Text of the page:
1962 Dodge WM300 Power Wagon - Factory 251, 4.89s
                    1944/1957 Dodge WM500 6x6 Power Wagon - LA318-3, NP435, 5.83s, Power Steering, Undercab Power Brakes
                    1974 Dodge W200 - 360/727, Factory Sno-Fighter Package

                    Comment


                    • #55
                      Doh!

                      I thought I had figured out the PERFECT way to install a return spring on the bracket - simple, elegant, and easy to adjust.

                      And it pulled the wrong way.

                      Back to the drawing board.
                      -Wile E Coyote
                      Greg Coffin
                      Unrepentant Dodge Enthusiast

                      1951 Dodge M37 - Bone Stock
                      1958 Dodge M37 - Ex-Forest Service Brush Truck
                      1962 M37-B1 - Work in Progress
                      1962 Dodge WM300 Power Wagon - Factory 251, 4.89s
                      1944/1957 Dodge WM500 6x6 Power Wagon - LA318-3, NP435, 5.83s, Power Steering, Undercab Power Brakes
                      1974 Dodge W200 - 360/727, Factory Sno-Fighter Package

                      Comment


                      • #56
                        M/C update

                        Hi Greg. Just an update on my install. I drilled and taped my block for the dual circuit system out of aluminum. I tack welded a nut to the inside frame and ran a bolt through the block with star washers to keep it from rotating.
                        Next pic is of my method of attaching the brake return spring. I built up some welding material underneath the tip of the brake rod being careful of interference. Drilled a hole the diameter of the original spring extension wire and modified its length. I can still use the original brake spring and its other attachment point on the frame.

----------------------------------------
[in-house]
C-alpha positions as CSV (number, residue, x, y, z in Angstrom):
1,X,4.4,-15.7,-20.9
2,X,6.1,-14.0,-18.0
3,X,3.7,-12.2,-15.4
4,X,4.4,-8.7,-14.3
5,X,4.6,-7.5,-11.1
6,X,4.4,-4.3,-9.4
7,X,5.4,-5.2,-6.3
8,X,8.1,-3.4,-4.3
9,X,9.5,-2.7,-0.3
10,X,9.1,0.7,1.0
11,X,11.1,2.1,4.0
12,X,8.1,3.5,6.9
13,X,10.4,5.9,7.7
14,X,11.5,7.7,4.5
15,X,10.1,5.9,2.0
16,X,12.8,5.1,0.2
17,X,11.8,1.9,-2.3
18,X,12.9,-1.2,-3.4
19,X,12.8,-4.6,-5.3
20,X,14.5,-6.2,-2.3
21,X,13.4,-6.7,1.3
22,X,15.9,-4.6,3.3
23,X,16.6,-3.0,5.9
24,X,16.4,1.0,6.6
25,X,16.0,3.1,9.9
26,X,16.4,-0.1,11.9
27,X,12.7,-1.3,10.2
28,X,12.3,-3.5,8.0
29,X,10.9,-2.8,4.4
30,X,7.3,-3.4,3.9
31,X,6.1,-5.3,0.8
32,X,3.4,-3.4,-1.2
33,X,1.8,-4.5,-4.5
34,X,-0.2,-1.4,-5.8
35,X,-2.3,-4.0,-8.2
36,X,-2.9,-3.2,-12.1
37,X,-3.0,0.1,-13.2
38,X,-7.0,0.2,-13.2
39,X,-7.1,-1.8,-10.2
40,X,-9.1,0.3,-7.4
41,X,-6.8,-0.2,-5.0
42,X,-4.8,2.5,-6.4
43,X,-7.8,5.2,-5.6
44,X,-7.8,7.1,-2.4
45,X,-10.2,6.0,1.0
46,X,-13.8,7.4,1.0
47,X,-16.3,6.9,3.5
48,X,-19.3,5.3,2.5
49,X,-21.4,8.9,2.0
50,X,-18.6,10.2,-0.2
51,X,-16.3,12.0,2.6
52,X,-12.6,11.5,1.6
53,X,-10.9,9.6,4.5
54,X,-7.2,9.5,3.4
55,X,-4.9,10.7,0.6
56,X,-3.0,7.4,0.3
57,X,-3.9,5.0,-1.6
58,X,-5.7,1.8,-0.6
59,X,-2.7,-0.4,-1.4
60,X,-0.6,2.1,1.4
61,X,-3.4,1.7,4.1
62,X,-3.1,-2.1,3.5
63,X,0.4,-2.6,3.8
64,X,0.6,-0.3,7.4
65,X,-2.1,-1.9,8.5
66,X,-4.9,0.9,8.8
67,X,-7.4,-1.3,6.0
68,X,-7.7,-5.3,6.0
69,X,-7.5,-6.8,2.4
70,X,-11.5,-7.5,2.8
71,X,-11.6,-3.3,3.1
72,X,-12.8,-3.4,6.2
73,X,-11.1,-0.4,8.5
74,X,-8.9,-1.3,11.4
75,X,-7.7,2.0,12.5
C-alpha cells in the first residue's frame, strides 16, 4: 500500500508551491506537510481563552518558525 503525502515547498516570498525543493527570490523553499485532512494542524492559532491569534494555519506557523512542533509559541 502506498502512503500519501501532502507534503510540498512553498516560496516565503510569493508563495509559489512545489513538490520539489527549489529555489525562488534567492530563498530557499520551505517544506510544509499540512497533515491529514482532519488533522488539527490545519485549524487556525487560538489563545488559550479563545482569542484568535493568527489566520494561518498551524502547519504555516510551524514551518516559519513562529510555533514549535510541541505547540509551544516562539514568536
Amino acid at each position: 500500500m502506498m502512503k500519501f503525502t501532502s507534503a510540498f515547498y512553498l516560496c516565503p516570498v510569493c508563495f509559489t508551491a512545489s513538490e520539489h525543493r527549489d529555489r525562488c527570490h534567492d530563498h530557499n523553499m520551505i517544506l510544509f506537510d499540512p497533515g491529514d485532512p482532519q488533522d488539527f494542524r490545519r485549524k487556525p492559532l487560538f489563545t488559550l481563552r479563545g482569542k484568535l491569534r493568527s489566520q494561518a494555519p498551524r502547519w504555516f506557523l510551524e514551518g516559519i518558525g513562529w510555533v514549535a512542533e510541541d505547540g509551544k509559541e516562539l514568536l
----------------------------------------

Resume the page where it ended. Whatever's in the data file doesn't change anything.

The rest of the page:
Last pic is the new system plumbed up. I still need to bleed everything yet but I am every happy so far with your design.
                        More pic's to follow.

                        Martin
                        Attached Files

                        Comment


                        • #57
                          Martin, I like how you attached the return spring - very elegant! The hole in my support casting didn't seem big enough to fit the rod for the return spring, but I will have to look at it again.

                          Nice work on the junction block for the hoses. I've read different things about how to plumb the master cylinder to the front and rear brakes. I ended up switching my lines so that the front chamber goes to the rear brakes. Apparently most master cylinders are designed so that the front chamber activates first (a bit counter intuitive) so that the rear brakes energize just before the fronts, to help keep the vehicle running straight down the road. I don't know if it is actually true, or how much difference it makes, but all of the medium size trucks I looked at were plumbed this way.
                          Greg Coffin
                          Unrepentant Dodge Enthusiast

                          1951 Dodge M37 - Bone Stock
                          1958 Dodge M37 - Ex-Forest Service Brush Truck
                          1962 M37-B1 - Work in Progress
                          1962 Dodge WM300 Power Wagon - Factory 251, 4.89s
                          1944/1957 Dodge WM500 6x6 Power Wagon - LA318-3, NP435, 5.83s, Power Steering, Undercab Power Brakes
                          1974 Dodge W200 - 360/727, Factory Sno-Fighter Package

                          Comment


                          • #58
                            Front and back curcuits

                            Thanks Greg for the heads up with plumbing of the brake circuits. I will do some research and decide which way to go. I have yet to bleed the lines...

                            Thanks again
                            Martin